Sex-ed doesn’t sexualize

Recent changes to the states sexual education curriculum have re-ignited an old debate amongst Arizonans but has given it a new sense of hate.

Arizona sex-ed has a number of regulations but the most recently debated regulation was the requirement that sex-ed programs, “Promote honor and respect fire for monogamous heterosexual marriage.”

The requirement was repealed but was contested by legislatures and community members.

I can’t help but feel as if the decision by some schools and districts, such as those in Cave Creek, to teach kids the phrases homosexual, bisexual and heterosexual affected the re-ignition of this debate.

The sex-ed curriculum has remained relatively unchanged since my childhood and the education I received was in no way about “Sexualizing children” as house speaker Rusty Bowers suggests.

Teaching a teenager about their sexuality is far from sexualizing a child because it is in a teenager’s nature to be sexual.

Puberty can be confusing, terrifying, and complicated but sexual education does not create these conditions.

Instead, sex-ed allows these issues to be dealt with in the open rather than in the shadows.

A sex education program that address more topics and more peoples is better for the overall sexual health of our nation.

Bowers also said of sex ed, “I don’t have any question it’s about radicalizing children and their sexuality.”

“Radicalizing” is an interesting word to use to describe new curriculums that may be updated to address the internet and the affects it has on developing children.

Radicalizing seems to imply that just by teachers educating children about their sexuality that they are somehow affecting how that sexuality expresses itself.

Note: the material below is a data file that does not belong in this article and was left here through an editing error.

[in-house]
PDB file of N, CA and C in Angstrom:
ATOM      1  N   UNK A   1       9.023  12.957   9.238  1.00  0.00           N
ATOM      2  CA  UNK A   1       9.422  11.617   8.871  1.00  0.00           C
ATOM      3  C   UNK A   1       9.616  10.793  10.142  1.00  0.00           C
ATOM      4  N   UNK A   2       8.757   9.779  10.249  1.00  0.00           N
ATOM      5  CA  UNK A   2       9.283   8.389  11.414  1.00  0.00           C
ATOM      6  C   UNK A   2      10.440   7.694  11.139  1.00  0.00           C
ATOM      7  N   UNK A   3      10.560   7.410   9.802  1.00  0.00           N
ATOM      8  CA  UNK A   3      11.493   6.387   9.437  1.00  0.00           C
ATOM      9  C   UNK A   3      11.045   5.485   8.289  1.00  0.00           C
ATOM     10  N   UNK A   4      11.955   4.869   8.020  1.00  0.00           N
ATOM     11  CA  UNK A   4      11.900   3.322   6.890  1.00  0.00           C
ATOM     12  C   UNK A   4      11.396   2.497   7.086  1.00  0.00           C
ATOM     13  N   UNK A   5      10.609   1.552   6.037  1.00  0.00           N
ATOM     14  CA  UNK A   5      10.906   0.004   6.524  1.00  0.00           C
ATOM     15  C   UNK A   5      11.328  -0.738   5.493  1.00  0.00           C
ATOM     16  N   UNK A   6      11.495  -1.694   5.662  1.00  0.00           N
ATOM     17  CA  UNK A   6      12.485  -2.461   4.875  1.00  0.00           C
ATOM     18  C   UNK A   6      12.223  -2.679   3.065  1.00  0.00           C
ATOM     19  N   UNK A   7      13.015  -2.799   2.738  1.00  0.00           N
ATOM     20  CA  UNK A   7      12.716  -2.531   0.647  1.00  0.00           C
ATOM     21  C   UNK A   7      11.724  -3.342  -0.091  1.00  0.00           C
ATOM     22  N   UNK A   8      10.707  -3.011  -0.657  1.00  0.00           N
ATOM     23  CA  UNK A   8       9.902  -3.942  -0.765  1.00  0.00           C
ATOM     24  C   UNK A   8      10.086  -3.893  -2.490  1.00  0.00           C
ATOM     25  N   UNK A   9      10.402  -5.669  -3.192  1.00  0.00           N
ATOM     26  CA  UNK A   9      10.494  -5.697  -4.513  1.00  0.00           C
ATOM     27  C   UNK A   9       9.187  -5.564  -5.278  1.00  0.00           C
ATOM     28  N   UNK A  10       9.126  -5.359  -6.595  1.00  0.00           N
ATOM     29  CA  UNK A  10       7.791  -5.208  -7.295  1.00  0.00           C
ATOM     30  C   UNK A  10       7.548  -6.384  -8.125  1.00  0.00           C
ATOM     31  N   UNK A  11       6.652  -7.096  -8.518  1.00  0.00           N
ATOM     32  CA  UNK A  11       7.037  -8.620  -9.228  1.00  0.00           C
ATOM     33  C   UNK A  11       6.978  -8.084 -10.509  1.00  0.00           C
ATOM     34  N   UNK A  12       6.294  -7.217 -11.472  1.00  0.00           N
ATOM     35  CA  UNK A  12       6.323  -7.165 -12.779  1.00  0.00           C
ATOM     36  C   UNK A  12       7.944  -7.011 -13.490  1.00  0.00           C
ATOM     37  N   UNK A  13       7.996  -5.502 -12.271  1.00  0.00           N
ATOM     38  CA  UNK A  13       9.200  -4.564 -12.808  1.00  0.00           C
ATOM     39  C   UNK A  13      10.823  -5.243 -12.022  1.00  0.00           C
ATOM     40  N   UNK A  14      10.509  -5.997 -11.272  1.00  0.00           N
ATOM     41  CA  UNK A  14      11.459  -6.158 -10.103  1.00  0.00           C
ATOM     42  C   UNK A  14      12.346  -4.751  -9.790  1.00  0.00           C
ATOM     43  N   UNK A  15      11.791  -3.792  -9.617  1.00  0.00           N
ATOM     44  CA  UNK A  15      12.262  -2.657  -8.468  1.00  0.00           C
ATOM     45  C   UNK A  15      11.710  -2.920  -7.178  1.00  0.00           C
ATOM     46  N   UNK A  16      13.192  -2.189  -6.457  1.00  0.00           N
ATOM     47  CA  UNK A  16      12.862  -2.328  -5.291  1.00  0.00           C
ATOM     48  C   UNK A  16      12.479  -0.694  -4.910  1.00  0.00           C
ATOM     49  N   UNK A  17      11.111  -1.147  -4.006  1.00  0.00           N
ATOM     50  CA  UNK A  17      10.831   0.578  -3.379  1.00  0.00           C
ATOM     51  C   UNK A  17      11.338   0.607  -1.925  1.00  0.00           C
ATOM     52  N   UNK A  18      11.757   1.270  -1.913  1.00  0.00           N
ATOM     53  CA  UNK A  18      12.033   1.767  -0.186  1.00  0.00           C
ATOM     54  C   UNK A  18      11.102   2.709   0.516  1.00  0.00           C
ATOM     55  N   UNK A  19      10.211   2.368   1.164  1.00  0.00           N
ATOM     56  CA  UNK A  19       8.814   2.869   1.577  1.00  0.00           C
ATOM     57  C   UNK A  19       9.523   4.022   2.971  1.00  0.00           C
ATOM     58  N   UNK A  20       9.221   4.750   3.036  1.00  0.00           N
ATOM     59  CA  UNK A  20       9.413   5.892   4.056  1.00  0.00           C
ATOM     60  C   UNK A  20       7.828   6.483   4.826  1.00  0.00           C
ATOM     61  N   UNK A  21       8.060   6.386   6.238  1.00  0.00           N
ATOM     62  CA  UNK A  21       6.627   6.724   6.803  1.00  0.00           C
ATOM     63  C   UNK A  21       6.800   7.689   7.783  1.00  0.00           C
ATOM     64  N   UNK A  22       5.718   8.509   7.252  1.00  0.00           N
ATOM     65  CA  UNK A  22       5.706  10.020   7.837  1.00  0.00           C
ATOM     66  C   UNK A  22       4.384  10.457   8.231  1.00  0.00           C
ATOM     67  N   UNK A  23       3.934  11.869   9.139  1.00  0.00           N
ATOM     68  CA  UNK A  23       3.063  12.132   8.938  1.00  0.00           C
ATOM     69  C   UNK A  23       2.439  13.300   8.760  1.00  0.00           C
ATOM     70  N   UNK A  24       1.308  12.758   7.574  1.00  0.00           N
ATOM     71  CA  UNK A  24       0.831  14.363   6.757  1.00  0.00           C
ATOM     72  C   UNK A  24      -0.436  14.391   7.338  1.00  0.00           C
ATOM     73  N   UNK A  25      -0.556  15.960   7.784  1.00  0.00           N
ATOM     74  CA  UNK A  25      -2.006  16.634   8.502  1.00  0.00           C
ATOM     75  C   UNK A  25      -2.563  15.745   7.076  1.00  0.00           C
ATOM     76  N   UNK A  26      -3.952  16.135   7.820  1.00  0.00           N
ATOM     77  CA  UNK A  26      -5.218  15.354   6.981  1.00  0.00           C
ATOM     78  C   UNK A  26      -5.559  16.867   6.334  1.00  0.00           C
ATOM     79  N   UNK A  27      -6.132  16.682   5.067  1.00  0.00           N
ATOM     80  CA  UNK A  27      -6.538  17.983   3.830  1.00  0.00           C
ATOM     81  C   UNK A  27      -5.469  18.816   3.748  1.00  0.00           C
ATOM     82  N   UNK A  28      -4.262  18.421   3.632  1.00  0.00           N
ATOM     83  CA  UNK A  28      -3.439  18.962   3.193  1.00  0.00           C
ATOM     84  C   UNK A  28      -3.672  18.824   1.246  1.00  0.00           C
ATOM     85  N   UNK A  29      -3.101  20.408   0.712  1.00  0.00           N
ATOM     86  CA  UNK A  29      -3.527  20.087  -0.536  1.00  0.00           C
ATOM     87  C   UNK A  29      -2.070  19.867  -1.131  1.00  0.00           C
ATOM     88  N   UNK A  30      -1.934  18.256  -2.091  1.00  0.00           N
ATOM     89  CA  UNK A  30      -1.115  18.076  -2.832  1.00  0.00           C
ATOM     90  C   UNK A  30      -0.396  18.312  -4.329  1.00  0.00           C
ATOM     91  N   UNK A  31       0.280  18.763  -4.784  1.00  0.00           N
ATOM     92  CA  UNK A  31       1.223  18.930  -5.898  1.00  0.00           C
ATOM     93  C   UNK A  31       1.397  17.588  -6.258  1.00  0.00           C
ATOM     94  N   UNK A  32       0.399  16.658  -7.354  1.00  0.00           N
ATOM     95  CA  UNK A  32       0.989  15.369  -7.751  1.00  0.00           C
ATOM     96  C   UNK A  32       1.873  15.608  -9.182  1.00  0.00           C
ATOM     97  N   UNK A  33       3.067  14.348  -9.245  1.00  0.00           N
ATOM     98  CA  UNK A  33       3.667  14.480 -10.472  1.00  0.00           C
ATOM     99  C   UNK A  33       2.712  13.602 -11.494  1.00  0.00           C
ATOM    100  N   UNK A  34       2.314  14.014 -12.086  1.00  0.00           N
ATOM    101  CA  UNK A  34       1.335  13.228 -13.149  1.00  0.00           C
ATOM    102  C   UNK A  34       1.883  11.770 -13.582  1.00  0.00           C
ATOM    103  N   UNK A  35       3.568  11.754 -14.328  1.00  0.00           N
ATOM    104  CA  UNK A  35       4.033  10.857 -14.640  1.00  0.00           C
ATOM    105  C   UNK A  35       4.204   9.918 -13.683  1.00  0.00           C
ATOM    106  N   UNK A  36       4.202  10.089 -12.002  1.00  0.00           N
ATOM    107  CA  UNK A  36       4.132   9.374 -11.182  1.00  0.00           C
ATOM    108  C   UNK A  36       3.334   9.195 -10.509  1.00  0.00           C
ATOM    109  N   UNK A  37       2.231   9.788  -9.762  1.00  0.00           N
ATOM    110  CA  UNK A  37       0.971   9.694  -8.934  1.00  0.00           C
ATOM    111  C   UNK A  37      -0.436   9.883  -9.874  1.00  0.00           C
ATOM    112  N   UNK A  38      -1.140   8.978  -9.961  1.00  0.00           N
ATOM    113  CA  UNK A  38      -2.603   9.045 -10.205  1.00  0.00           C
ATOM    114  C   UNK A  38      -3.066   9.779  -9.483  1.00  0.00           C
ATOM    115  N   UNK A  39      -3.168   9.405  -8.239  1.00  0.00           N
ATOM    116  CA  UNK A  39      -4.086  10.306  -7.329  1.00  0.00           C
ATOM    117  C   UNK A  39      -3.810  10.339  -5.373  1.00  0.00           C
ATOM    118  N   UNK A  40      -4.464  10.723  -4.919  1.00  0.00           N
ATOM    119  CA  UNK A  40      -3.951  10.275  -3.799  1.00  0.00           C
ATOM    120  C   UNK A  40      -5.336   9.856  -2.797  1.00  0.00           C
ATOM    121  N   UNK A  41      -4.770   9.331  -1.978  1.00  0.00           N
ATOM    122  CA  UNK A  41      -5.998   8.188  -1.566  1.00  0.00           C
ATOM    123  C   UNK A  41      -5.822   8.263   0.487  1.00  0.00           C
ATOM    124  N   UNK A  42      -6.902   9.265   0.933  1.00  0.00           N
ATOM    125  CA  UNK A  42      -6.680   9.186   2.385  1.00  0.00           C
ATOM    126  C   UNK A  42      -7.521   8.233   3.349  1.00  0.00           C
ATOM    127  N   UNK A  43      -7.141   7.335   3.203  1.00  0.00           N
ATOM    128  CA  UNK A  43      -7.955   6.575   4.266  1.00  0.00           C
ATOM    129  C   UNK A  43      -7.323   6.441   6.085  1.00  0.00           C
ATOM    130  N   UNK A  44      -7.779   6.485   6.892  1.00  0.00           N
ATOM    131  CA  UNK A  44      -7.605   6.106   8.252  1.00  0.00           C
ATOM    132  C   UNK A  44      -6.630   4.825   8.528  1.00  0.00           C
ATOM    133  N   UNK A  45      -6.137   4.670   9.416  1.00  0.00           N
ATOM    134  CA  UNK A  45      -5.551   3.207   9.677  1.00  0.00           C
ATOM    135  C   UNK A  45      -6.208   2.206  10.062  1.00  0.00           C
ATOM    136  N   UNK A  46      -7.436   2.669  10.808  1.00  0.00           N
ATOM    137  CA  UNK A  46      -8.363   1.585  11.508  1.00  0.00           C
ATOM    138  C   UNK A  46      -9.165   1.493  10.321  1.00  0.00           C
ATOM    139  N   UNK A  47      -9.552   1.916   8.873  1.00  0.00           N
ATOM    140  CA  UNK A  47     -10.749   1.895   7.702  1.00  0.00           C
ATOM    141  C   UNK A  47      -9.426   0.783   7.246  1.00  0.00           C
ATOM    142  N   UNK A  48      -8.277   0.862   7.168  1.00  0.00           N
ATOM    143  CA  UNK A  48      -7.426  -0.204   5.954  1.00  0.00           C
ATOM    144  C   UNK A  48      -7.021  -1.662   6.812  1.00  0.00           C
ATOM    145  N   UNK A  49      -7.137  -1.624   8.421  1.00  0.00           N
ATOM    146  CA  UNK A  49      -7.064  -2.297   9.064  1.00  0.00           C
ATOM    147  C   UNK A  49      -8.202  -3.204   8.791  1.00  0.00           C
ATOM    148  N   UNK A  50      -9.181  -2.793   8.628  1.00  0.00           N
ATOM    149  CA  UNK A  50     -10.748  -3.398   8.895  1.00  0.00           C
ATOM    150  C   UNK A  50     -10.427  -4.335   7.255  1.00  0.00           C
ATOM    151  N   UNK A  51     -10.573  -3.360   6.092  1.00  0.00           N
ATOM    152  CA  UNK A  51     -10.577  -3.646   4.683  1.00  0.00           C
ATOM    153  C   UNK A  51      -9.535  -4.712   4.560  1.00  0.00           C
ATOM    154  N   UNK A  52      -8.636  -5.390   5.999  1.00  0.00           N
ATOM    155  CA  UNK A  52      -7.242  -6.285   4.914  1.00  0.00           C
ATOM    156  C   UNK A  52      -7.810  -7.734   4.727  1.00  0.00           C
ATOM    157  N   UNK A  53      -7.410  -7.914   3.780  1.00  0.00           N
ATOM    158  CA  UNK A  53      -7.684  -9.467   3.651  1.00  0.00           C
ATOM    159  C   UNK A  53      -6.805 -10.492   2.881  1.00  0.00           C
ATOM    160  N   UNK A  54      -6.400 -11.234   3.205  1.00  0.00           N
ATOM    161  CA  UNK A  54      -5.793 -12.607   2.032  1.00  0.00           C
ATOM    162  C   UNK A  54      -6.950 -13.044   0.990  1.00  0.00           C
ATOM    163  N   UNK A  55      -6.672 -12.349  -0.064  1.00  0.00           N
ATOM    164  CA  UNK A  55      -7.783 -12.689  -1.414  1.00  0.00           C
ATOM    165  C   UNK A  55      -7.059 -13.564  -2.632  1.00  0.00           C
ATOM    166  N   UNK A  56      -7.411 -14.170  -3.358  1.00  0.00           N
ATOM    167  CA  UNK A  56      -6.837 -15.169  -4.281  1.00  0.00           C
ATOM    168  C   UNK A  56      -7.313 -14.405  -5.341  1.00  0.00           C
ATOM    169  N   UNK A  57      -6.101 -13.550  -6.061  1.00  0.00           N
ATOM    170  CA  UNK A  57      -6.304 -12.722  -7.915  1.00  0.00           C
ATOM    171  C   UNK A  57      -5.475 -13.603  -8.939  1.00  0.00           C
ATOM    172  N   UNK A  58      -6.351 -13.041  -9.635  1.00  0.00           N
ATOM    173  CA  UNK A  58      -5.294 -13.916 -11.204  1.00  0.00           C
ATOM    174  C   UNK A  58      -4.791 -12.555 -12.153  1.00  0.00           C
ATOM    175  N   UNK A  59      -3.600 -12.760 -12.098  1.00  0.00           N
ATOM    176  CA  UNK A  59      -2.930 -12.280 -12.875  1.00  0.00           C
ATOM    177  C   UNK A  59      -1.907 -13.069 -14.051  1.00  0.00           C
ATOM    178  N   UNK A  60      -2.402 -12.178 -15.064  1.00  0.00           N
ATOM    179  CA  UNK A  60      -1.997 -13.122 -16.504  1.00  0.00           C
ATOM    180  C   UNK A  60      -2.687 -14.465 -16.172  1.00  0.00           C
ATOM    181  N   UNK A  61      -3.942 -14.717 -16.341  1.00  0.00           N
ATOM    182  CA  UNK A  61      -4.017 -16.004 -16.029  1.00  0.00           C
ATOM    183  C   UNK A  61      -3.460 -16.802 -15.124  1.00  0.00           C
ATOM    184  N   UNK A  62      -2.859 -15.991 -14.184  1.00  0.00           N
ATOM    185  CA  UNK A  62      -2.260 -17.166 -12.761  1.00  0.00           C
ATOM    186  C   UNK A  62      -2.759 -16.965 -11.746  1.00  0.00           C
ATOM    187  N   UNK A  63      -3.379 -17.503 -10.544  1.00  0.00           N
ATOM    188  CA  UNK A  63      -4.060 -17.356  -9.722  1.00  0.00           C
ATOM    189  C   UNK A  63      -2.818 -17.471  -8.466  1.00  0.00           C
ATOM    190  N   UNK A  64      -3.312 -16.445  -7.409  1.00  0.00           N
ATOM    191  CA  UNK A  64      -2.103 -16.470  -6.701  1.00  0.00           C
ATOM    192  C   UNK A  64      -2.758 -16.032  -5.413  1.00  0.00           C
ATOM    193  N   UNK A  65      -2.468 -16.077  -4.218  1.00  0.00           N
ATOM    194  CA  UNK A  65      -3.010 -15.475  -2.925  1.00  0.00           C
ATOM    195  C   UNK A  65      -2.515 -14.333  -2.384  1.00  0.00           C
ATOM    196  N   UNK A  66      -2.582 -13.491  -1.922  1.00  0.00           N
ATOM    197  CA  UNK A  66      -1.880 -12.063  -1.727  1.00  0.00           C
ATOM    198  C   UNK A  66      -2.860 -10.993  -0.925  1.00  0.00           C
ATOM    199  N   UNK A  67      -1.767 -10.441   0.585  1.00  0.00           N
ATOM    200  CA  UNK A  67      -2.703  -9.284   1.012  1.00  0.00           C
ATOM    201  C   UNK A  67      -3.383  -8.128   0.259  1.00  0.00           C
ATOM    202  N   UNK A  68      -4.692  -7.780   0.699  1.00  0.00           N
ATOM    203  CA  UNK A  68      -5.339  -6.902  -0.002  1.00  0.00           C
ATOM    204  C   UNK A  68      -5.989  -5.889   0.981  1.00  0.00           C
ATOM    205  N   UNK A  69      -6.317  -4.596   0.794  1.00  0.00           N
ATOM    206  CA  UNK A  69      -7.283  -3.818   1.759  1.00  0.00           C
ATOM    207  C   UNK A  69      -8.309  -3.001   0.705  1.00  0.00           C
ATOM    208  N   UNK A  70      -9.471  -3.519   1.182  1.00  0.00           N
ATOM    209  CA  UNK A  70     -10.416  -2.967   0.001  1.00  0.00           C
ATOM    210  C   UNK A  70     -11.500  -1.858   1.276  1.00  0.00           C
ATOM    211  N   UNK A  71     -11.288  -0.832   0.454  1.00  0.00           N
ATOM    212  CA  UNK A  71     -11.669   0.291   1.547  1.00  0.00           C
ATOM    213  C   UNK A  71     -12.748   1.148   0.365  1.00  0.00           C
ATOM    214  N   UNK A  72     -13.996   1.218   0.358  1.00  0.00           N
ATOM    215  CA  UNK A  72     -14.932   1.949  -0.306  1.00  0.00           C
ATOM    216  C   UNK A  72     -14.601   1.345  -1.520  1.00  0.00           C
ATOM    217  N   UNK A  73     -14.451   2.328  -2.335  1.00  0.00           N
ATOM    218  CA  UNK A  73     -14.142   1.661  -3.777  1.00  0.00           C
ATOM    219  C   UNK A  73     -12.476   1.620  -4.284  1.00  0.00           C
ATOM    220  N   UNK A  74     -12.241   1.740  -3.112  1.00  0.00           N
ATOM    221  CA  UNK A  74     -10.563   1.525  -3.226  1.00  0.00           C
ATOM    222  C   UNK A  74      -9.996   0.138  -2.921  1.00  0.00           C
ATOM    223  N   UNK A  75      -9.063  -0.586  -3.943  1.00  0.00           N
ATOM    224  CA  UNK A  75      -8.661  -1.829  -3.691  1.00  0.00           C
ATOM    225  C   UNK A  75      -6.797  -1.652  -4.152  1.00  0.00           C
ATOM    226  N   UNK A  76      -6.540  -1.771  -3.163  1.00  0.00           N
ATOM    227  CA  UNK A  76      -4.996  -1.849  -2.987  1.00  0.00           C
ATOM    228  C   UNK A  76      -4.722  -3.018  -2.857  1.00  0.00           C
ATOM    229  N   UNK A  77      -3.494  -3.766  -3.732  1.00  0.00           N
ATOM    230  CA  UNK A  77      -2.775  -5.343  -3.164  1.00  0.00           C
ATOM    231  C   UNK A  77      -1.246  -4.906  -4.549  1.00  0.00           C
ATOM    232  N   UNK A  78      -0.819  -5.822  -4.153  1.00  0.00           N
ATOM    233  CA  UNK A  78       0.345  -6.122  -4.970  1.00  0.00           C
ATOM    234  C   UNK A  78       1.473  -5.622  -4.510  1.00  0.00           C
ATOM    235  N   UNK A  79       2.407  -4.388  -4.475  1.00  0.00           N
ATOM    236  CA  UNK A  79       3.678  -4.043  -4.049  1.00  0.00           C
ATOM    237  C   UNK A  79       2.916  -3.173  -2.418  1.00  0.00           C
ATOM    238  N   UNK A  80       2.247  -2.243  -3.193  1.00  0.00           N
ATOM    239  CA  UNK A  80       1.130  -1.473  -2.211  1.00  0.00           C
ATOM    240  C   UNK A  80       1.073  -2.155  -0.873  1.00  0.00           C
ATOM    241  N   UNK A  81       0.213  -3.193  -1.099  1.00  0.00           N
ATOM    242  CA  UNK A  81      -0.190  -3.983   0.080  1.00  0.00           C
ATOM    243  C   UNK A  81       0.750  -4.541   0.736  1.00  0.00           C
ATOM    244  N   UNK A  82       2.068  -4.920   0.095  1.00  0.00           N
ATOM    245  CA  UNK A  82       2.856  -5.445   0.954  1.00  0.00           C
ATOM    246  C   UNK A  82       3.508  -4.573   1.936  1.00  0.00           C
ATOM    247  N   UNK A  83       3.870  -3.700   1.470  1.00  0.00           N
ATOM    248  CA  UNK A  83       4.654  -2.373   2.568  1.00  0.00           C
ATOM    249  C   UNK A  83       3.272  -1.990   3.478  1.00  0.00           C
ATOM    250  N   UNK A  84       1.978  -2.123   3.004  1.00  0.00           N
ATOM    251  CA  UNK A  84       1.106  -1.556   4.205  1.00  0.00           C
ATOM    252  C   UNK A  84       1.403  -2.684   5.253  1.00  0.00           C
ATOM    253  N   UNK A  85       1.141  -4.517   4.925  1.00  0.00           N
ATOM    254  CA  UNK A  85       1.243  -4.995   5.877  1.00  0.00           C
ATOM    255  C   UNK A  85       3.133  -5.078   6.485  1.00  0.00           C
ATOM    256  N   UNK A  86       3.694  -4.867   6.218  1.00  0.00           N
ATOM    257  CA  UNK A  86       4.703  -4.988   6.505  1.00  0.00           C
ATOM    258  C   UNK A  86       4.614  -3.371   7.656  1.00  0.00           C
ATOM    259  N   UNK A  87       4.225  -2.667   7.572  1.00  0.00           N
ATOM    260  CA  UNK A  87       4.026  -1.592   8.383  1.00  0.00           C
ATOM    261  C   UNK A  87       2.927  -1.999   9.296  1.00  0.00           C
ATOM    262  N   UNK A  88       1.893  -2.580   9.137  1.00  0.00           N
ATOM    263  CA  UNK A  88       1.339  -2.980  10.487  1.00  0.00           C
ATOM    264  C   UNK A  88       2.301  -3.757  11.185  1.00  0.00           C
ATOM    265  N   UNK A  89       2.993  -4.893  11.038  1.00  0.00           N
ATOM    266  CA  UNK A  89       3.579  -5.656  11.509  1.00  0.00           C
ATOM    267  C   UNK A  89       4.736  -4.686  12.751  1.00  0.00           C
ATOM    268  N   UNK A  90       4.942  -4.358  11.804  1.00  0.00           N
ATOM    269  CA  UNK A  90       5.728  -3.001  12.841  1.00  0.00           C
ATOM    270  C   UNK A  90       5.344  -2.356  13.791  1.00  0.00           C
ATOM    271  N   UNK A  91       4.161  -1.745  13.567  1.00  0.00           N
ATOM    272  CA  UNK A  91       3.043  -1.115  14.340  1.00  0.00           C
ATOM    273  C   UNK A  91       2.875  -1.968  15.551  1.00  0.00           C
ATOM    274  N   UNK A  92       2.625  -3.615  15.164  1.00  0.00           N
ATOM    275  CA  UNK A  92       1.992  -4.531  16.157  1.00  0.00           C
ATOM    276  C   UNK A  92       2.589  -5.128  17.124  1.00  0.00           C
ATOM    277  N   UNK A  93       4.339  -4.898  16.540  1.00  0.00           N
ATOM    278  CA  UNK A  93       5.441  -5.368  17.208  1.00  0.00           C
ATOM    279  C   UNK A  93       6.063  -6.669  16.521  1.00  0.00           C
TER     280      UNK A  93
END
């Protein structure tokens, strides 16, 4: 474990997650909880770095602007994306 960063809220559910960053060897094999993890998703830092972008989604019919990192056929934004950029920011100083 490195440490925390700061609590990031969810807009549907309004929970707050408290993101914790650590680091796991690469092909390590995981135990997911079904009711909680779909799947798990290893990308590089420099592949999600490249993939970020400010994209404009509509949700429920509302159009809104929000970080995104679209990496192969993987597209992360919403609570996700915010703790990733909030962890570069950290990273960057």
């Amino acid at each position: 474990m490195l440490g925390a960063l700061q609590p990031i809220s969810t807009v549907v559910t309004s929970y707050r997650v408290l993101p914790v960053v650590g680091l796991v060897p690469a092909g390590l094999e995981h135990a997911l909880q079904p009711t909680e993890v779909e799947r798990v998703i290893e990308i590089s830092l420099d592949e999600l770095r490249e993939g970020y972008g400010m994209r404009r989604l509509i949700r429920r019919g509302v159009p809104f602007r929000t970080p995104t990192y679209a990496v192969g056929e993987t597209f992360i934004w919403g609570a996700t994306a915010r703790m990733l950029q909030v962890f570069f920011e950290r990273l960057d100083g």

This seems ludicrous and is not supported by any data other than personal conjecture.

Sexual orientation is part of a comprehensive sexual education and kids should be educated about different sexualities.
A sexual education that ignored a portion of its population and their needs would not be a complete education.

This also includes teaching children about contraceptives and the steps involved in their own puberty.

Sexual education does not include many parts of the birds and the bees in Arizona and provides very little information about the logistics of sex.

In fact, Arizona’s sex-ed curriculum focuses on puberty, safe, sex, and the ethics of sexual encounters.

It’s these ethics which are the most important to the modern landscape of sex and sexual development.

Teaching young men the self-control to control their own personal behavior is of paramount importance in the new millennium.

A man who went on record stating that his own kids have, “figured it out,” is far from an authority on sexual education in the new millennium.

About Author

I've lived in Arizona my whole life and love calling this dust bowl home. As a journalist I will strive to engage with the community and Involve myself in the campus. As a creative writing student I venture to represent repressed voices as honestly as possible. As your features editor I endeavor to give you nothing less than my best.